Jorge: What is your professional background and how did you get into software engineering?
Carl: I’ve always loved computers, when I was younger I thought I wanted to get into video games, but software engineering has been something I’ve basically always been “into”. During my last year of school at the College of Creative Studies at UCSB, I joined a couple friends to work on a mobile Two-Factor Authentication product with one of our professors.
Unfortunately this venture eventually ran out of money and since we needed to make money, you know, for food, the friends I mentioned and I started a software consulting business, Bitmatica.
Jorge: Your company Bitmatica has been helping companies like AutoDesk and Stanford build and deploy products for years now. What is it about the way that your team executes that’s so effective?
Carl: I think a big part of our success is due to how well the core team works together. The founders have a working relationship we have been developing over the course of about 8 years now, we started working together in school and continued into our professional lives.
We have a good sense of each others strengths and weaknesses, and know how best to leverage those to do the best work we can.
Jorge: From your experience why is it so hard for larger, more established companies to innovate at scale?
Carl: Honestly I don’t really have much personal experience working in environments like that, I have always worked in small teams, but its seems to me that larger scale teams struggle with maintaining a high quality of employee and excessive “management” by people who don’t have the technical expertise to efficiently oversee technical efforts.
I don’t claim to have any answers for how to solve this issues, I just plan to stay away for as long as I can.
Jorge: What are your preferred programming languages? I tend to do most of my work in Ruby which I like well enough, but I am a big fan of Java, I think it hits a really excellent middle ground between performance and abstraction, and I really love statically typed languages.
At the end of the day though, programming language is mostly irrelevant.
There are often more important factors that go into deciding the best language for a given job, often the frameworks/libraries available or other aspects of a project can determine the best language to use. A good software engineer should be able to easily learn to use a new language, not be tied to identifying as a programmer of any specific language.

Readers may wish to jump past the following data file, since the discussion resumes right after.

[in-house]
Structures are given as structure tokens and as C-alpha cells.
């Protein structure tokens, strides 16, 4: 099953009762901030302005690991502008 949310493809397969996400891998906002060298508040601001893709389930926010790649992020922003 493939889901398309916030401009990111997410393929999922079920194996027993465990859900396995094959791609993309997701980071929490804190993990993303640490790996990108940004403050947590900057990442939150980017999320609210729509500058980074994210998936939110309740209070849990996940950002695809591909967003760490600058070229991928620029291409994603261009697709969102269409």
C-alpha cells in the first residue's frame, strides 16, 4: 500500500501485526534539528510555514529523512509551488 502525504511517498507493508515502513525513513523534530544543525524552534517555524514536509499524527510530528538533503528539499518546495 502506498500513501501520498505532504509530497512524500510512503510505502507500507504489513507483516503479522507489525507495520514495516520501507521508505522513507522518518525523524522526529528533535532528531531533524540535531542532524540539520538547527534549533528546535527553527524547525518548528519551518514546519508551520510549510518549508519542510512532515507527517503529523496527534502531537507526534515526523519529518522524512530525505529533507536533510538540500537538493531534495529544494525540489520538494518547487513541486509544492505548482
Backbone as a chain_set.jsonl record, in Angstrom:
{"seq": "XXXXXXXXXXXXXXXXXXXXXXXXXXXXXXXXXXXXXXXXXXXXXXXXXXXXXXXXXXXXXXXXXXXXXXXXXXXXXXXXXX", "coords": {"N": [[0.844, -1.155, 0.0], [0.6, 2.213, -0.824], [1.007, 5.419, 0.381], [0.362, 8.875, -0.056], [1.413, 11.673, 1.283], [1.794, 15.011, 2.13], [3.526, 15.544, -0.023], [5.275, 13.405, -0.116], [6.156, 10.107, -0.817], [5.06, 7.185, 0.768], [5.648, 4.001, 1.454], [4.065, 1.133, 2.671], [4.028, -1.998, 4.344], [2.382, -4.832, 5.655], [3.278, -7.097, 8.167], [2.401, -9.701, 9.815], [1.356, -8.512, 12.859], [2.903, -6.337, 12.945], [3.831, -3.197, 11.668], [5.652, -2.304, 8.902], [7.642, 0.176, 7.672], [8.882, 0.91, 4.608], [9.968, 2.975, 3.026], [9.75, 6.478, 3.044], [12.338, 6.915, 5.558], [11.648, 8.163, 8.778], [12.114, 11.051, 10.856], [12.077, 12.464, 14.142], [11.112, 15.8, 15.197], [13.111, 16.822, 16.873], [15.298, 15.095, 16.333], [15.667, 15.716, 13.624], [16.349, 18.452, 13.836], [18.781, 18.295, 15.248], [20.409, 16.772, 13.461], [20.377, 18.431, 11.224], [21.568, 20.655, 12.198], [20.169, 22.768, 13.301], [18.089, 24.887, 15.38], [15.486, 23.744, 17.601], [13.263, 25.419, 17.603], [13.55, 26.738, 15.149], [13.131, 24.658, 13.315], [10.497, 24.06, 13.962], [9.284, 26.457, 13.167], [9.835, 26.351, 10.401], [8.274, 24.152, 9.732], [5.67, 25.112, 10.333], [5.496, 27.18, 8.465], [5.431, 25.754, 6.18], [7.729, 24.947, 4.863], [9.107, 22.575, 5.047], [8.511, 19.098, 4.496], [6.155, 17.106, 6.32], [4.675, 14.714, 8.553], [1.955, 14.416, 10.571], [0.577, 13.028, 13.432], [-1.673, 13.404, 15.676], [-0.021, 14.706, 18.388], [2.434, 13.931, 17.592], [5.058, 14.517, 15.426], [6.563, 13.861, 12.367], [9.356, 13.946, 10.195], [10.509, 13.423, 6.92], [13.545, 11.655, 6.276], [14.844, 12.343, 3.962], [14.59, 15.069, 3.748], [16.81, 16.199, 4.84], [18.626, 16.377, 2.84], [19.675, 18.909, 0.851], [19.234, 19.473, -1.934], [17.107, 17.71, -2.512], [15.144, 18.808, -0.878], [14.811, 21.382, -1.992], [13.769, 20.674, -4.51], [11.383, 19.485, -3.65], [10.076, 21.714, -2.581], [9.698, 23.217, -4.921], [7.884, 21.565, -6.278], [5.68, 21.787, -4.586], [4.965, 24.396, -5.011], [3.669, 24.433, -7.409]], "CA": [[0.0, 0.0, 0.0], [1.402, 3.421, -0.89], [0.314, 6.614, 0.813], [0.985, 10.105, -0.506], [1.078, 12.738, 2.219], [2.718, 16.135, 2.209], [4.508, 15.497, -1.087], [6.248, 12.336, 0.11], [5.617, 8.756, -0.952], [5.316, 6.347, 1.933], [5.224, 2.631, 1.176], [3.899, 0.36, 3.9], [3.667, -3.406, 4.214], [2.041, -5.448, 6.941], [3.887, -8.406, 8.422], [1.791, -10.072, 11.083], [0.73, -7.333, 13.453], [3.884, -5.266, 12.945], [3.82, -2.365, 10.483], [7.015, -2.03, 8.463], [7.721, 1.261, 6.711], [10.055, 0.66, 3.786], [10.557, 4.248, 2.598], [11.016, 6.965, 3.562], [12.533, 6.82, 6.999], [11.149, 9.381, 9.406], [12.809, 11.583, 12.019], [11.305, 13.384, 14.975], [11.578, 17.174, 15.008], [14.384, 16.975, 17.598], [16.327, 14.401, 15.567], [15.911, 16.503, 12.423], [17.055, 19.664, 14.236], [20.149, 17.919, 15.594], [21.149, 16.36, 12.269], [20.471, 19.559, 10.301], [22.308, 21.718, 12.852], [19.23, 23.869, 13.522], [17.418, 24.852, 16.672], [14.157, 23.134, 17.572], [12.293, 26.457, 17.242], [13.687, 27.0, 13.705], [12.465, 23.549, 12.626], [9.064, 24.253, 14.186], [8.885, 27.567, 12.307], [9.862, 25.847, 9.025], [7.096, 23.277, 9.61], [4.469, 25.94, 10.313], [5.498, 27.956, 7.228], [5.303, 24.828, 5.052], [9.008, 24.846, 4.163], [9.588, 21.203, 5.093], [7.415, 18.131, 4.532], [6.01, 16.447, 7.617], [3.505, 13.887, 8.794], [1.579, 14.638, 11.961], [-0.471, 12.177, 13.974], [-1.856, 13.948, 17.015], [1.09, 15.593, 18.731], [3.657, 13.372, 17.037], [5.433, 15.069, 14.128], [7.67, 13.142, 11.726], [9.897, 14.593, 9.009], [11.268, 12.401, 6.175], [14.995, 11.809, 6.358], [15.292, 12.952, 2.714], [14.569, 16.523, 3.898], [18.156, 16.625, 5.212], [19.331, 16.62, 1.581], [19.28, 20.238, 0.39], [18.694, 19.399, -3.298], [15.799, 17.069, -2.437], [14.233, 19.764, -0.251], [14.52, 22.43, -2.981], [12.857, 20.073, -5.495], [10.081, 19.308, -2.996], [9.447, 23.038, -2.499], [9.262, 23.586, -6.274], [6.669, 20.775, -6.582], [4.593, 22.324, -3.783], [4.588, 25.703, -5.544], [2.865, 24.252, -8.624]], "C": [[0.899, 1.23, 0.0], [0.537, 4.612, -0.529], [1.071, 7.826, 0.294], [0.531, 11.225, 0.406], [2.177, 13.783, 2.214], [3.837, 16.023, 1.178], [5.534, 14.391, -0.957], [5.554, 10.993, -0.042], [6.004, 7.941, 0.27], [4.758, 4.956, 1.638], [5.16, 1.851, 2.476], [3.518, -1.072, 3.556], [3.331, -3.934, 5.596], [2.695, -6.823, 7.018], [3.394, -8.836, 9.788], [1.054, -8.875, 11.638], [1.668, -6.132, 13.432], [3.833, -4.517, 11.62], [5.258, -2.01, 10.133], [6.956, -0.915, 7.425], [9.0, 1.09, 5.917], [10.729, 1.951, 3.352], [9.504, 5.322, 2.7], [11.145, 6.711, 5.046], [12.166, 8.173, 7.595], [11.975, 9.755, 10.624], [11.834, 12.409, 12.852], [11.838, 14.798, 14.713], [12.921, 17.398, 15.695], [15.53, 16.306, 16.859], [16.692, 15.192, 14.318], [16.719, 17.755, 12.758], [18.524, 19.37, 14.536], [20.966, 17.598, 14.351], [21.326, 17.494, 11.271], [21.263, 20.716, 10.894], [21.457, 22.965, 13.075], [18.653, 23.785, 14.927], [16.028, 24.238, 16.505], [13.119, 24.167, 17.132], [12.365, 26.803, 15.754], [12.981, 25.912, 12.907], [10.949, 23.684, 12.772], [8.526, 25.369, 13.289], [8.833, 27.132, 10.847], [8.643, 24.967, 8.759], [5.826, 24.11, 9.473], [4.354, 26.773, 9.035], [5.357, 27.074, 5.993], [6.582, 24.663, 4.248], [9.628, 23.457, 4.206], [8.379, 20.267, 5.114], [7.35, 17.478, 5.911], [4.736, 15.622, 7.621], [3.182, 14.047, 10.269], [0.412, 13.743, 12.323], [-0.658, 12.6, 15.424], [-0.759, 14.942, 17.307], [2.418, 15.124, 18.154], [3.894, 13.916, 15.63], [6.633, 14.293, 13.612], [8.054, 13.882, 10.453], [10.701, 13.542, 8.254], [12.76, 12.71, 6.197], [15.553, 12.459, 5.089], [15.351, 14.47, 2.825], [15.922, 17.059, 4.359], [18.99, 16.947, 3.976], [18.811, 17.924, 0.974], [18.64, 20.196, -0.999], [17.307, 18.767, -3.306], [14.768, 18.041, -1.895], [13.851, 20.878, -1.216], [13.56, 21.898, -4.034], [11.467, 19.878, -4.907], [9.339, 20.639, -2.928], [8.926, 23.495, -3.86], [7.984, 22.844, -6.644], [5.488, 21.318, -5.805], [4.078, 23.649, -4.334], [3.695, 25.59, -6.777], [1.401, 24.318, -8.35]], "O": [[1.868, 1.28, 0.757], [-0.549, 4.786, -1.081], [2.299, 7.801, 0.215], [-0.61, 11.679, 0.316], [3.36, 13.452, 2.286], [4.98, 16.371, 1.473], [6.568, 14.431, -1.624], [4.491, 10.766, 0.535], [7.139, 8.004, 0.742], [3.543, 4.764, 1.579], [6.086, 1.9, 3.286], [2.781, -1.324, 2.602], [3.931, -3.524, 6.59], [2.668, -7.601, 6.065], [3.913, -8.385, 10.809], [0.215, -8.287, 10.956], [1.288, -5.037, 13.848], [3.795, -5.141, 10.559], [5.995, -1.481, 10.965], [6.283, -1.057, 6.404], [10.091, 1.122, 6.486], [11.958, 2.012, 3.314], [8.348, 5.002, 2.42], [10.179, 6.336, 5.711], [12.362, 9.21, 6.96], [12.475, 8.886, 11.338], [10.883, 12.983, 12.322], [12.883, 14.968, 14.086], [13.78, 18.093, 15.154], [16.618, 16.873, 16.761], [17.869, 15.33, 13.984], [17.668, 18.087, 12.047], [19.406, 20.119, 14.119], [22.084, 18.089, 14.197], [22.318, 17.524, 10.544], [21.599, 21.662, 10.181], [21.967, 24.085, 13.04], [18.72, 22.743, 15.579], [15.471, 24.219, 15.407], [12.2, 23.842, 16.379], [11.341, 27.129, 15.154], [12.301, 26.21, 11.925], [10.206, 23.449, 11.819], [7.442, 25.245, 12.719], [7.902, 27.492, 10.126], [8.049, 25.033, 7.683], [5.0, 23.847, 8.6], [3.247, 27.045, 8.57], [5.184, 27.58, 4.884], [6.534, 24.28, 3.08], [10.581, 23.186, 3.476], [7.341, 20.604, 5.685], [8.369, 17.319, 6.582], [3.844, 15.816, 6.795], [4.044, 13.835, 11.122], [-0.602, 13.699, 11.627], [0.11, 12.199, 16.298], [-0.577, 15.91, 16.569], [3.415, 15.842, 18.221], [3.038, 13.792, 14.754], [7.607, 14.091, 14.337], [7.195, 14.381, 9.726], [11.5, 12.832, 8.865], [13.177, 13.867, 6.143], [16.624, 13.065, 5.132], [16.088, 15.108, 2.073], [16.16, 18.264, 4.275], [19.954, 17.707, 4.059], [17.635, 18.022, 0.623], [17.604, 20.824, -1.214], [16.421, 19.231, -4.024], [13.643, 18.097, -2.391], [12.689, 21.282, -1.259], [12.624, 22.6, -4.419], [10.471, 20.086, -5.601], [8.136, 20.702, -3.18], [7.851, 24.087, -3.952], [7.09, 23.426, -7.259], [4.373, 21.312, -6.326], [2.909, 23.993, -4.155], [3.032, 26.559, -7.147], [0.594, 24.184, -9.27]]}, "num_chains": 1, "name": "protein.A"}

Jorge: You’re a backend guy, are you more of a no-SQL/non-relations guy or SQL fan and why?
Carl:: While this may simply be due to my ignorance of the concept, I haven’t had any occasions in which I felt NoSQL was the right tool for a task I have been working on, so I’ve never actually used it.
Therefore I wouldn’t necessarily call myself an “SQL fan”, its just all I know.
Jorge: Aside of all the awesome stuff that Bitmatica has created for companies, you have built a very beautiful product Dashtab. What were the challenges that you faced during the early days from a back-end perspective and how did you work through them?
Carl:: The main issue I have encountered in developing Dashtab’s back-end has been integrating with Salesforce’s APIs there are so many different ways to integrate with Salesforce, each with its own set of arbitrary limitations that finding the “best” way to solve any given problem has not been easy.
Often we would have something working one way that seemed to work, and then we would need to do something new that was totally unsupported, or just stumble upon a better way that would allow us to do more with the product, and have to re-implement the feature using a totally different method.
Jorge: What are 3 tips that you would give an early stage founder or product manager around how to ship product fast.
1. Get a great team of people that work well together.
2. Let employees work in the environment that works best for them, whether that is 9-5 in an office or random hours throughout the day/night, as long as people are able to be effective there is no reason to hold onto outdated ideas about how and when work “should” be done.
3. Sometimes shipping “fast” isn’t the best goal, you’ve probably heard the phrase “Fast, Cheap, Good, pick 2”, understanding your priorities is important and sometimes you can’t do everything you wish you could.